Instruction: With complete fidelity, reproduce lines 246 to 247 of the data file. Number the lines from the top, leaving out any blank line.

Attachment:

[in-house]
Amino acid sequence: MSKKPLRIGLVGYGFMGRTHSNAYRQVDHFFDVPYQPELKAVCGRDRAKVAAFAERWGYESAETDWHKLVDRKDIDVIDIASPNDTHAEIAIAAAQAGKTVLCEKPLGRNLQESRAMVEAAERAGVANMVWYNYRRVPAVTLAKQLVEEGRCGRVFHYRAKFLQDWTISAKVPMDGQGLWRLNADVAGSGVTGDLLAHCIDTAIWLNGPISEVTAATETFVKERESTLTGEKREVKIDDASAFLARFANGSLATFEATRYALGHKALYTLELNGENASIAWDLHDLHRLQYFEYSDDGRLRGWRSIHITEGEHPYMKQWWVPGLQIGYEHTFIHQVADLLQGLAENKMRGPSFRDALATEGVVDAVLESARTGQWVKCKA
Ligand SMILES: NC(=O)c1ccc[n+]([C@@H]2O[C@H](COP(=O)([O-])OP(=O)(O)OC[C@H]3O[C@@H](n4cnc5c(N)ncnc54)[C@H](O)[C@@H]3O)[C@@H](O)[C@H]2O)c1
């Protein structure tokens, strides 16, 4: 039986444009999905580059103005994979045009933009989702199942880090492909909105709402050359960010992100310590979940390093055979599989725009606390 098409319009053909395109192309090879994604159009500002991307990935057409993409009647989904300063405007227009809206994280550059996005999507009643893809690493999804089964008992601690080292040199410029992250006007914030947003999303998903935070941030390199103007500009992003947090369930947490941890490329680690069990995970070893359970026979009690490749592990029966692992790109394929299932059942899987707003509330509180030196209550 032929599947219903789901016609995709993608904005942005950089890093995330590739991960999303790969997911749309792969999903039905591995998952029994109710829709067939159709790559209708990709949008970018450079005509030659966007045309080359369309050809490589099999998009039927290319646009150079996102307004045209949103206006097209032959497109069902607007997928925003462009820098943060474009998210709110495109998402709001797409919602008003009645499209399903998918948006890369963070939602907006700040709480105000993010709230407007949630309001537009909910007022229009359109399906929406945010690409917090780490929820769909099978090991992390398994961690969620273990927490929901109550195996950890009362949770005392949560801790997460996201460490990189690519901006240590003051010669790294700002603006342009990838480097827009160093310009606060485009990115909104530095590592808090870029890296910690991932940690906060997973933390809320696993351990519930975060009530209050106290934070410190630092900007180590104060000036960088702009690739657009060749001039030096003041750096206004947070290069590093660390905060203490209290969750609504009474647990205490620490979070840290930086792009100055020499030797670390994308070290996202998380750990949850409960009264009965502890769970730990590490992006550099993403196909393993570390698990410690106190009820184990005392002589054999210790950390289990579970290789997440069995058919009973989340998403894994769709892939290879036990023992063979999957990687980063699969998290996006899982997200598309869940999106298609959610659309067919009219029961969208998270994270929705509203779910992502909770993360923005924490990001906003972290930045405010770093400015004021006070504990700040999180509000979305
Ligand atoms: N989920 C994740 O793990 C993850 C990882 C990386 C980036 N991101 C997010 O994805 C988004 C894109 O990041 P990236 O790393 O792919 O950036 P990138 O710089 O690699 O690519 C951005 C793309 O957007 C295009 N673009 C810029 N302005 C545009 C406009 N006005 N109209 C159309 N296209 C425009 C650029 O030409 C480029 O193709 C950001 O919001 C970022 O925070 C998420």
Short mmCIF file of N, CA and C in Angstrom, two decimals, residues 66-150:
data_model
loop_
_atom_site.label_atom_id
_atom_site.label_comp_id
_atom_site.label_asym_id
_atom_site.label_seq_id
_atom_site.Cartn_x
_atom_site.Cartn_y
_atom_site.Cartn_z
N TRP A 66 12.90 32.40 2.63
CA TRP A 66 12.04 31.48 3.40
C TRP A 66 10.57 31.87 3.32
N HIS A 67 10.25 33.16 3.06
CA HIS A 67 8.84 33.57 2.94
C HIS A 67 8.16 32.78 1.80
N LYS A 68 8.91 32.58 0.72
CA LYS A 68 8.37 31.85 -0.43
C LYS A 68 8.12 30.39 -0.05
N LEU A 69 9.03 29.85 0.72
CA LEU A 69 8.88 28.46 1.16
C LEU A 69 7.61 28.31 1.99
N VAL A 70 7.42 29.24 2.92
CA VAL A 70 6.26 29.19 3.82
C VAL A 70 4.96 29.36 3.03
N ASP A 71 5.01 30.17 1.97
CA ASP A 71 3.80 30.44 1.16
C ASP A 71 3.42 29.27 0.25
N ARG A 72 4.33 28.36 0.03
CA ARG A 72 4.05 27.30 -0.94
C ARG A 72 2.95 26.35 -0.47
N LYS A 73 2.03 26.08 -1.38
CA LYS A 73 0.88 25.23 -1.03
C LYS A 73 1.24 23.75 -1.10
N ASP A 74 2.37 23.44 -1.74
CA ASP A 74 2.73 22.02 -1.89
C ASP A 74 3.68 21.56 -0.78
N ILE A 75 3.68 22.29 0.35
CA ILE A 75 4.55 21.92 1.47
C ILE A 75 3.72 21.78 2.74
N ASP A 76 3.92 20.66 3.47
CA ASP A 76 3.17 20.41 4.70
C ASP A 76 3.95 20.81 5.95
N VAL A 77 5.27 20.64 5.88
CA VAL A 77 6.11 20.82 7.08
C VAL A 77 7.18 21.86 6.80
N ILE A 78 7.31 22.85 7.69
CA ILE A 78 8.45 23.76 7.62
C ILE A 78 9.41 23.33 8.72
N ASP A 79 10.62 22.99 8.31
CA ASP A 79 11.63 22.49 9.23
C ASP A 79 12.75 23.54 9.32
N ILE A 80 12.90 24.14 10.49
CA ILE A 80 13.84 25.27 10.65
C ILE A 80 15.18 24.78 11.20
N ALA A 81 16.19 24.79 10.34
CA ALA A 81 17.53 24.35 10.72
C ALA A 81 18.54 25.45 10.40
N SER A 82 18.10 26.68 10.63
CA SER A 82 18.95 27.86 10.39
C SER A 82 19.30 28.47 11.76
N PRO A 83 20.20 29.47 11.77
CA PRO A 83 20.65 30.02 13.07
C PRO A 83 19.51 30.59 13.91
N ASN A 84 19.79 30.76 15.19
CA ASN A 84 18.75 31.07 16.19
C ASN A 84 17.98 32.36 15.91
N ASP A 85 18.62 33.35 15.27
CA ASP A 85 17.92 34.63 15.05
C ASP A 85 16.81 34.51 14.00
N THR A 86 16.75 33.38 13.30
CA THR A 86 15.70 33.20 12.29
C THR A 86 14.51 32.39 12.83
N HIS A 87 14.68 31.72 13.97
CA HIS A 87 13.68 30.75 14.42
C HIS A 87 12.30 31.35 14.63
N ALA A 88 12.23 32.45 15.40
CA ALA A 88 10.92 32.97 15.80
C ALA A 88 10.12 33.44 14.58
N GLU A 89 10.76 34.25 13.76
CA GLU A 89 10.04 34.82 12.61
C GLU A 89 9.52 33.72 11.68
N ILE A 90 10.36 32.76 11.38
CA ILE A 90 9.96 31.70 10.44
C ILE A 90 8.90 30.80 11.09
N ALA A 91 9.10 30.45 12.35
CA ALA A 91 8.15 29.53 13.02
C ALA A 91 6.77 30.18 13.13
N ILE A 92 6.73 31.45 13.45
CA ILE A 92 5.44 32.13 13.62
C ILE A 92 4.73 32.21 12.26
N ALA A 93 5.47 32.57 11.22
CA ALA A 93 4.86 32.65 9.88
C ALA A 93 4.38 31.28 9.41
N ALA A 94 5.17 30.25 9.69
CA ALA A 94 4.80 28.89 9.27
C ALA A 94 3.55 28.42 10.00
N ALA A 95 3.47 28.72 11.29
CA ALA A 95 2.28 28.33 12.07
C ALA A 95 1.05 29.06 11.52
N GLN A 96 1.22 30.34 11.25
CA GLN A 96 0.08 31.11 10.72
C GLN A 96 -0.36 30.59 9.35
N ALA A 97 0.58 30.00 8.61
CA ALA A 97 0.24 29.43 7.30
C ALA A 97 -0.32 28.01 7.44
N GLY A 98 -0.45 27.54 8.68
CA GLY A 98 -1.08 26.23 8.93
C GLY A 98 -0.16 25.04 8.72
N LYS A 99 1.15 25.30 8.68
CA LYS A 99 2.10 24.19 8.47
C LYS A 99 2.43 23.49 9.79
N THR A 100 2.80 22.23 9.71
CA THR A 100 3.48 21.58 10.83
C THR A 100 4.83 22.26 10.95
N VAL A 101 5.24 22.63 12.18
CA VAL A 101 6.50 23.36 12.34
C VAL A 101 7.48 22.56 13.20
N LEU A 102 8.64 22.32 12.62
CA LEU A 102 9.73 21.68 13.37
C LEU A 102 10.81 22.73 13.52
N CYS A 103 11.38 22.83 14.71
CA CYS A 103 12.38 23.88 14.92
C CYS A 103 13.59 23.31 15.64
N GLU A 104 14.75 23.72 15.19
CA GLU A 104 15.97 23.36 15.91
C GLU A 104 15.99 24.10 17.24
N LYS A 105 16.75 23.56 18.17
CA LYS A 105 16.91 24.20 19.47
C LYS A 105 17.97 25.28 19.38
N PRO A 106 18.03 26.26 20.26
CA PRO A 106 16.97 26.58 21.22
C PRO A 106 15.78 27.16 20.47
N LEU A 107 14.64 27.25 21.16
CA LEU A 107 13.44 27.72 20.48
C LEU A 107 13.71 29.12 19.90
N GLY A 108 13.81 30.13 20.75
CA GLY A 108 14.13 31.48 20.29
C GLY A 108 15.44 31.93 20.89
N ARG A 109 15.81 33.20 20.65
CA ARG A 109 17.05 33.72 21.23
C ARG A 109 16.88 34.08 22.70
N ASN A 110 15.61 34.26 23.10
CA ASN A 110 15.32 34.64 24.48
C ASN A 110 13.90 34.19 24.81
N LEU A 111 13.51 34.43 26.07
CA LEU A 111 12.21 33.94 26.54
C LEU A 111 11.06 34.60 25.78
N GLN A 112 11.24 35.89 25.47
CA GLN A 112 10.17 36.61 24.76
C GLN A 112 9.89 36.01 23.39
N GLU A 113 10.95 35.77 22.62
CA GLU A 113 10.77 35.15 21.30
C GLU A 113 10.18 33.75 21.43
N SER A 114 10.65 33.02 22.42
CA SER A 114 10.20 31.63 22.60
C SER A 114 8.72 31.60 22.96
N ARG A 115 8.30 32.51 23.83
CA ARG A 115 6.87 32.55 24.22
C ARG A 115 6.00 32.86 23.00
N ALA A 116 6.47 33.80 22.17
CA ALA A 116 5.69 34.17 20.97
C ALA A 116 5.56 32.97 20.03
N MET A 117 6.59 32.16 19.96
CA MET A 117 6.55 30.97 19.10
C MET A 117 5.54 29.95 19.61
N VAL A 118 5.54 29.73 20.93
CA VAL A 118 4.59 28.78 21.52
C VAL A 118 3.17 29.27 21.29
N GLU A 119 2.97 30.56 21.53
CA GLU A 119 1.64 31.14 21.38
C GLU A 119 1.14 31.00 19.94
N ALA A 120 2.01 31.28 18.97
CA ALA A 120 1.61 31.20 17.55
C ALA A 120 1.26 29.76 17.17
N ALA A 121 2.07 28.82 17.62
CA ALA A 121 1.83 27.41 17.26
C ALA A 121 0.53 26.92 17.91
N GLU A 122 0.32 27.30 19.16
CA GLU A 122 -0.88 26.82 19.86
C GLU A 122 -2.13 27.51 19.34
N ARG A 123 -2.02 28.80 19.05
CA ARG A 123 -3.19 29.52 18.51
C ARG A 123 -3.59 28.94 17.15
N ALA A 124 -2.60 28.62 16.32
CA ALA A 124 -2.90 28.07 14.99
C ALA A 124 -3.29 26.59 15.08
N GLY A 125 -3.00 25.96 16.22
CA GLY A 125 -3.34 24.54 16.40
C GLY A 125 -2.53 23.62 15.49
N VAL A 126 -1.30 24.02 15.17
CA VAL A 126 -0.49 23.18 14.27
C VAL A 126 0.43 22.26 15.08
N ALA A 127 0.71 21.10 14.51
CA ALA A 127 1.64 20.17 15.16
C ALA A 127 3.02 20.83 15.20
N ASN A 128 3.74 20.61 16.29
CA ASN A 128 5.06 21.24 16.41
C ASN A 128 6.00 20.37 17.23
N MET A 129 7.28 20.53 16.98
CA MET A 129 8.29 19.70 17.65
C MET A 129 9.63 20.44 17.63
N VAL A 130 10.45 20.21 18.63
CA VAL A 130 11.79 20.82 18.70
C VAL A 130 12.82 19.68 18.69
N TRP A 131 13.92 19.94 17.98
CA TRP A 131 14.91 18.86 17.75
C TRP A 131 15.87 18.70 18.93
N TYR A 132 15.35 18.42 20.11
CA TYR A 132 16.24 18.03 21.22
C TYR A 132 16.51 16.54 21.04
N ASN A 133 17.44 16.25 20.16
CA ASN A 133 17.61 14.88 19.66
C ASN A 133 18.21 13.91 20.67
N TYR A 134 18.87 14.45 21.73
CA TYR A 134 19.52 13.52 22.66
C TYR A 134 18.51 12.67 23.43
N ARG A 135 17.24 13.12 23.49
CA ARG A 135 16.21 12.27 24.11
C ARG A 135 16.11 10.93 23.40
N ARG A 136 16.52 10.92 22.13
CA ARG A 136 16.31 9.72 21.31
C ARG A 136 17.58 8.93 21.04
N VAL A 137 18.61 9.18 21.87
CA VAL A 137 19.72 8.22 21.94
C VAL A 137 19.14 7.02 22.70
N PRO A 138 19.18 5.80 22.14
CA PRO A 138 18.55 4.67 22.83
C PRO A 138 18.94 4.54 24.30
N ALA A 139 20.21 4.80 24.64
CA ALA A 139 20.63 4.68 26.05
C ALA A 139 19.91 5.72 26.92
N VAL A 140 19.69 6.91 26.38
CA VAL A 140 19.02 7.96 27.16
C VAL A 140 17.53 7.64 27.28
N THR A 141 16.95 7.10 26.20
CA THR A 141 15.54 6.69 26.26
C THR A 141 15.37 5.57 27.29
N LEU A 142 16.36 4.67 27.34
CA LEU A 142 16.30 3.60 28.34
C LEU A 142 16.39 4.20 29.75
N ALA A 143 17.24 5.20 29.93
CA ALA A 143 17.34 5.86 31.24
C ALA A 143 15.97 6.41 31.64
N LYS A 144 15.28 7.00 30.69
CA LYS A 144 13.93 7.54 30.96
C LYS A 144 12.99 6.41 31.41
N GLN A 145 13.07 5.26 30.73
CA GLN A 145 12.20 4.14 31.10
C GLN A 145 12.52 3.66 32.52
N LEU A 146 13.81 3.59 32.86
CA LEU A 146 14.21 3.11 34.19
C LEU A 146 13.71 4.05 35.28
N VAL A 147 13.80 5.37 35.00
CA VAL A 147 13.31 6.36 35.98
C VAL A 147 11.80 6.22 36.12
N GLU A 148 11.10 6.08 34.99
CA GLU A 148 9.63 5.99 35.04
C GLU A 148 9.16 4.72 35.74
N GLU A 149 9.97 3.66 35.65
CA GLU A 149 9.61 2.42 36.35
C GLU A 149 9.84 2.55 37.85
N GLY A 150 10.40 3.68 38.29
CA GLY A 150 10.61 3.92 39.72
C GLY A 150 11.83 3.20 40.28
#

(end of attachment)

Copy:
C LEU A 142 16.39 4.20 29.75
N ALA A 143 17.24 5.20 29.93